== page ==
Whilst it is true that fossil fuel generation is rightly being replaced by low or zero-carbon renewables the full picture of this is not always apparent from the single number. The ADE recently undertook a study in which they demonstrated that natural gas CHP tended to displace marginal higher carbon generation, not renewable generation from the grid.
The future of CHP is linked to the final solution to the decarbonisation of heat. If we end up replacing the natural gas in the national gas grid with Hydrogen then CHP technology can continue in very much the same way as it does now, albeit with modified reciprocating engines to cope with the differing combustion properties of Hydrogen. If instead, we opt for the “all-electric future” then things are a little less certain although the massive increase in electrical demand and I suspect the needs to control the frequency of the grid will still leave opportunities for CHP although these may result in the CHPs running in a much more dynamic and interactive fashion, less than the typical 17 hours a day that most CHPs operate today.
Of course, what will probably emerge is a future where both solutions are implemented depending upon the final energy requirements of a site/consumer. This can only be good for CHP.
There are some DNOs that will oppose a CHP in certain areas, why is this and can it be overcome?
Chris Marsland: DNOs are facing an unprecedented strain on their networks due to the rapid rise in the amount of renewable generation being installed on their networks. There is little we can do about this except to work closely with the DNOs as they try to find solutions to these problems. All DNOs have their own types of solutions to these problems and often, with a little remodelling and small changes to a scheme connection can be accommodated. These challenges are here to stay and OFGEM is challenging the DNOs to improve how they handle these situations. The DNOs have a massive project called the Open Networks Project which will revolutionise how generation is connected to the network (amongst other things). This is always worth keeping an eye on for a signal to what the future may look like.
Why do you not need a BMS?
Chris Marsland: I was specifically referring to the series connection of a CHP into the LTHW heating system. The beauty of a CHP connected in a series arrangement is that it always sees the coldest return water from the heating system, with no intervention from control values of a boiler sequencer and its own, inbuilt, systems i.e. return temperature cut off and time clock are adequate to ensure correct operation.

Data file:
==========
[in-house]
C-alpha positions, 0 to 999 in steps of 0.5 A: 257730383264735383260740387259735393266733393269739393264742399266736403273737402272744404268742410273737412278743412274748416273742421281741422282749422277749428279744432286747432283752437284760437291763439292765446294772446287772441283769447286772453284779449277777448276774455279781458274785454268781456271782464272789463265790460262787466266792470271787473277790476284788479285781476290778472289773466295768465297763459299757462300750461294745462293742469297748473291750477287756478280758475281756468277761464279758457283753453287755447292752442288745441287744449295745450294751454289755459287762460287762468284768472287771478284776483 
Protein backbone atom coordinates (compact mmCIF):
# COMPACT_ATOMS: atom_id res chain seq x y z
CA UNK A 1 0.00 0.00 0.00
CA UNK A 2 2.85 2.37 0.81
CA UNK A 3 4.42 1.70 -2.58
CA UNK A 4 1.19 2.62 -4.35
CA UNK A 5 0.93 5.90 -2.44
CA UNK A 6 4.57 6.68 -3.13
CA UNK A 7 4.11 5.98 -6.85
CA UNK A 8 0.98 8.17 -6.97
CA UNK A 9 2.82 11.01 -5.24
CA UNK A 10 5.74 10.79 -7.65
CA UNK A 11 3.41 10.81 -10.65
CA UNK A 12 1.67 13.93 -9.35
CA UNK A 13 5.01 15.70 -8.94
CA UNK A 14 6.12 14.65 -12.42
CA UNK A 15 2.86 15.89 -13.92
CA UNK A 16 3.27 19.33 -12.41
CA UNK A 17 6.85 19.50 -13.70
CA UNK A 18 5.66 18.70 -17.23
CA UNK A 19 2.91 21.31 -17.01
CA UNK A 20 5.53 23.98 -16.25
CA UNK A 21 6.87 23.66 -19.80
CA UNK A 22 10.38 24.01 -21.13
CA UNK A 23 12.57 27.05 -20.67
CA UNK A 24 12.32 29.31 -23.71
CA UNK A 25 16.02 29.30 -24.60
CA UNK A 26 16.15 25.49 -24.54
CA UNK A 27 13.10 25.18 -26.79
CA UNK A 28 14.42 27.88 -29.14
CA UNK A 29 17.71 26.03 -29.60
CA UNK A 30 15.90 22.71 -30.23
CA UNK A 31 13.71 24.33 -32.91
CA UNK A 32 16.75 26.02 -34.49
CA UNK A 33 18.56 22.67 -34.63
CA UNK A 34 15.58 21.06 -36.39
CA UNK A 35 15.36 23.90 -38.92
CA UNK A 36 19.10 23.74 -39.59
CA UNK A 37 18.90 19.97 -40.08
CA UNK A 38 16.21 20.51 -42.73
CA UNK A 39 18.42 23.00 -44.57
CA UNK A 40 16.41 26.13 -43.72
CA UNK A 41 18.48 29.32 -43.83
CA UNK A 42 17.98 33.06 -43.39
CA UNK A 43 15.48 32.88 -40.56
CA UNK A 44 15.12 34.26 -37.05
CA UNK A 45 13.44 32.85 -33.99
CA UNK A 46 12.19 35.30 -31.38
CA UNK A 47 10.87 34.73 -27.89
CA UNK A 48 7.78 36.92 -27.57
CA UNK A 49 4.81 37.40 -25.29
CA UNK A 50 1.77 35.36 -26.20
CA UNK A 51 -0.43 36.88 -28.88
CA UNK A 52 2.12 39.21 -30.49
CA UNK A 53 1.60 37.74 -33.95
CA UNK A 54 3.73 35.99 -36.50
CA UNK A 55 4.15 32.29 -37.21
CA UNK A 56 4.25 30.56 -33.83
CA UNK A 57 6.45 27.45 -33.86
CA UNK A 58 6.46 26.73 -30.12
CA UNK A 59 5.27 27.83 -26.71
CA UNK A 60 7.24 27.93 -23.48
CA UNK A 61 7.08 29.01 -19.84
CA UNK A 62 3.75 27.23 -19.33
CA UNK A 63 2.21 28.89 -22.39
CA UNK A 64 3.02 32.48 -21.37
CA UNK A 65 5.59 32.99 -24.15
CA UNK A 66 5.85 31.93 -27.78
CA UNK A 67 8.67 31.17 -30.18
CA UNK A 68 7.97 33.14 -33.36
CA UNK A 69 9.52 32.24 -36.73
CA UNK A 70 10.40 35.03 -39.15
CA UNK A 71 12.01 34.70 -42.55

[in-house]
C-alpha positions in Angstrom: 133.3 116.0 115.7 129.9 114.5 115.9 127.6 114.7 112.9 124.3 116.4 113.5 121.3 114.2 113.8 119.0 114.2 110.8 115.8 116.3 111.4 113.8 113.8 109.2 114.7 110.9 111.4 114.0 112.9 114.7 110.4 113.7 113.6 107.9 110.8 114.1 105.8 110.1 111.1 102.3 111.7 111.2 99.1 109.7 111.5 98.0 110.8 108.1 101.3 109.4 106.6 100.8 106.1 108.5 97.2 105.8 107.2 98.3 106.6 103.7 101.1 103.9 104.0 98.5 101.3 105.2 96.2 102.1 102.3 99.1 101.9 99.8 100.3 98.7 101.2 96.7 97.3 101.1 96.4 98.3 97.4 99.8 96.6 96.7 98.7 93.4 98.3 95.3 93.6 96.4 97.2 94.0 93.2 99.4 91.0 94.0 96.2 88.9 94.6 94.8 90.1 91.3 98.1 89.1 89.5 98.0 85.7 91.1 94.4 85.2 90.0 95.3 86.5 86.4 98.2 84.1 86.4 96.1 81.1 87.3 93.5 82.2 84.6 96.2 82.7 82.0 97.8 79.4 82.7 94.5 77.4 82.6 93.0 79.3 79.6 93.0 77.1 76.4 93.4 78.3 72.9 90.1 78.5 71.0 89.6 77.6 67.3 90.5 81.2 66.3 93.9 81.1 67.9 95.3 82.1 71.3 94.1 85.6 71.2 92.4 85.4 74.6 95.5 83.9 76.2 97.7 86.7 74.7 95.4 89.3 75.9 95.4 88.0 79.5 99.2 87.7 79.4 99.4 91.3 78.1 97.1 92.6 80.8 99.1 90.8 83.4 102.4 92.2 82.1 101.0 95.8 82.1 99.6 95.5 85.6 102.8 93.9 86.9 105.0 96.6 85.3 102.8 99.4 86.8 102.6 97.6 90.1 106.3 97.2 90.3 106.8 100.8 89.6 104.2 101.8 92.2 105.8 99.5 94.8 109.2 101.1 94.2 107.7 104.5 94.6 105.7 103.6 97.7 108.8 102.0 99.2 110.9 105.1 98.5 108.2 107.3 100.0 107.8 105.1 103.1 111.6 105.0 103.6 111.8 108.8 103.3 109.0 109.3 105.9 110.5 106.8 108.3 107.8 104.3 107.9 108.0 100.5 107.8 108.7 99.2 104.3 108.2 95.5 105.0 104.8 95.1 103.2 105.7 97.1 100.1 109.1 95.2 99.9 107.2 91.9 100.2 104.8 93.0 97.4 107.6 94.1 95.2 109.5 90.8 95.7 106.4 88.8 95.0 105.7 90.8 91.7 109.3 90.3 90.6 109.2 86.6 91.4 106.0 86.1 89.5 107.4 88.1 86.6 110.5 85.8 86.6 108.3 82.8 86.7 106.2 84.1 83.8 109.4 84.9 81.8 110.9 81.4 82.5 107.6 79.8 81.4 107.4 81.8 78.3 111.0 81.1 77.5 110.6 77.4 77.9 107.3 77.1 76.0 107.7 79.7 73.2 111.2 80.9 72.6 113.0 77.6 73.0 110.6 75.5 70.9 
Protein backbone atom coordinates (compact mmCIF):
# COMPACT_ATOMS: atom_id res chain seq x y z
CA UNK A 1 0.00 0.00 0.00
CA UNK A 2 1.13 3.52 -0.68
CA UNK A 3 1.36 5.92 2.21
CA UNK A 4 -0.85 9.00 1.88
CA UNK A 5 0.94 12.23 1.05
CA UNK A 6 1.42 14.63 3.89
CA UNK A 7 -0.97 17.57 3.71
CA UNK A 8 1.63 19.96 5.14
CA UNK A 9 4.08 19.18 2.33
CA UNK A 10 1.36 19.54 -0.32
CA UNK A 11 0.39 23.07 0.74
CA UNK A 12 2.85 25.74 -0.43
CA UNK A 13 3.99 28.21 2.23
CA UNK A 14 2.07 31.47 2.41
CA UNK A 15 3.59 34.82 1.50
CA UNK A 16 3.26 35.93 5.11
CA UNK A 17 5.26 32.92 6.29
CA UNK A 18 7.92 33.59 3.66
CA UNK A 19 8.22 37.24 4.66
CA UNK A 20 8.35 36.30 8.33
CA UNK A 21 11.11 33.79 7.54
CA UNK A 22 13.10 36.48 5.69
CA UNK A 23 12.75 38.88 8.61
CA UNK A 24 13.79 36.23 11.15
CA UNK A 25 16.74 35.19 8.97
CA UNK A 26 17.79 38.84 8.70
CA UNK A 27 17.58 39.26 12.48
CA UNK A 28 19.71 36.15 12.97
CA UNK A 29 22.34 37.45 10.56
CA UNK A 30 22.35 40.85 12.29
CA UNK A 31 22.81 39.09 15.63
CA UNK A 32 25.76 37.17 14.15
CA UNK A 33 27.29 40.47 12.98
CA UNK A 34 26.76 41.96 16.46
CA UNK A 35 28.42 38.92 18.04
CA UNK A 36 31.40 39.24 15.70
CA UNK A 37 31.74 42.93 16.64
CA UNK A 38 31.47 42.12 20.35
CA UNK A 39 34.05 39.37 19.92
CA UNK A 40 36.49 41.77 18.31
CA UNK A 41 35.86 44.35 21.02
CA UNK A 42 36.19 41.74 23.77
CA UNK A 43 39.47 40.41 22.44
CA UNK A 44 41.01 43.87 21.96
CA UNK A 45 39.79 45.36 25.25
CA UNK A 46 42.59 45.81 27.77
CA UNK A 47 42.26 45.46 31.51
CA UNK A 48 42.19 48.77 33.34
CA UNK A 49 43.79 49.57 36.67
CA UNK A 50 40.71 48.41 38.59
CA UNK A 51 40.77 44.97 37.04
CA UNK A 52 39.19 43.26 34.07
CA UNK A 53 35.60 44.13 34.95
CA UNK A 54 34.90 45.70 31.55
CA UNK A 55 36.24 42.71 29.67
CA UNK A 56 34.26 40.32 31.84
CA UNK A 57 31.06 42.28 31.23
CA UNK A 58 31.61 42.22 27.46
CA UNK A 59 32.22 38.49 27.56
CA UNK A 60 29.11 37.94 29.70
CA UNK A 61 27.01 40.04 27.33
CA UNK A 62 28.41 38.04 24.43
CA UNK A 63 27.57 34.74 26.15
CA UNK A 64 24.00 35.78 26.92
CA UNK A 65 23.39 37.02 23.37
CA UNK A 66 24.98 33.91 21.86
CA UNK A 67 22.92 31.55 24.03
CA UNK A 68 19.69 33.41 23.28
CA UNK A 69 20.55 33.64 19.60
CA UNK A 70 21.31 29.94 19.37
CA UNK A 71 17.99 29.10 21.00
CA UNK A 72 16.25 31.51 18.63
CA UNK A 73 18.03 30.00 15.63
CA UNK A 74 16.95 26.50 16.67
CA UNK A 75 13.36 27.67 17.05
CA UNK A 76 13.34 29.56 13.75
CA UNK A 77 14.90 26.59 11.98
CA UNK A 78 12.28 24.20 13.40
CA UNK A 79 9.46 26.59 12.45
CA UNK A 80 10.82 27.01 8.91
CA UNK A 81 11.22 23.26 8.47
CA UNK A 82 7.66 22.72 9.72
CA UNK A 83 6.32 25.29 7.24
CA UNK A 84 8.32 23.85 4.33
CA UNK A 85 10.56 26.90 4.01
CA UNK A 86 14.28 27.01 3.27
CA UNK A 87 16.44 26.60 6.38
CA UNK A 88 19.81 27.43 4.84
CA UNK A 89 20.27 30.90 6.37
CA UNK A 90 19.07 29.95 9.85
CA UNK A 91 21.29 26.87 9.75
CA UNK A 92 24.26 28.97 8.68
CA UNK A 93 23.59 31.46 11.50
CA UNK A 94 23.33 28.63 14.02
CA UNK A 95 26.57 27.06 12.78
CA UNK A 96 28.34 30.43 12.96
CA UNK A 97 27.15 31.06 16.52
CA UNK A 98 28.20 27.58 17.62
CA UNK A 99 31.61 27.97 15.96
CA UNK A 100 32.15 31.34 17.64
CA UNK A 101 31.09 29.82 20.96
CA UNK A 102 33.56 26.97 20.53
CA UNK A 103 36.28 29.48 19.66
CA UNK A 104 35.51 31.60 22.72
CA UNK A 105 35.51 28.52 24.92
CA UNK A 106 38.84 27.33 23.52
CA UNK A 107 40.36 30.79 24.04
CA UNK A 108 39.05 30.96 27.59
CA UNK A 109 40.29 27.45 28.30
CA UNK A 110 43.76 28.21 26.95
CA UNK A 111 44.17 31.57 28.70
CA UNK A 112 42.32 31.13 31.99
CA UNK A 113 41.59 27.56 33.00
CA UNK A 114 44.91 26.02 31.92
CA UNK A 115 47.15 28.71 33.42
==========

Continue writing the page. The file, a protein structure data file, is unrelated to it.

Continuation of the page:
Are there some instances where electrically led CHP units are more efficient?
Chris Marsland: There are circumstances where an electrically led CHP can be more economically viable, Last year a saw one industrial site where 2MWe of generation had a simple payback of 12 months. I have never seen an electrically led scheme be more efficient in its conversion of input energy to output energy than a heat led scheme.
Would you recommend installing CHP units which modulate based on the site’s electrical load, and if so, in what kind of buildings?
Chris Marsland: Yes, if the heat load is present for such an operation. The need to modulate on electrical output could be brought about by a very high thermal to electrical load profile or as a condition imposed by the DNO for connection to the electricity network at that particular location (as per ENA G100). There is no particular kind of building where this is more likely however it does tend to work better where the site load is made up of many discrete loads rather than one or two large loads. The idea being that if one of say only two large loads switches off unexpectedly the CHP may have difficulty reducing its output in time to comply with the DNOs requirements whereas if there any many small loads constantly switching on and off the instantaneous load steps ten to be smaller and smoother allowing the CHP system to respond.
Could data centres benefit from a CHP, even if it is electricity led?
Andrew Gardner: Yes, Tri-generation could be a solution.
Chris Marsland: Data Centres have been on the CHP manufacturer/suppliers’ radar for many years however I am not aware of any large centres that have installed CHP. Theoretically data centres should work as the excess heat can be channelled into absorption chilling to help cool the equipment and the CHP can act as islanded generators in the case of a power outage.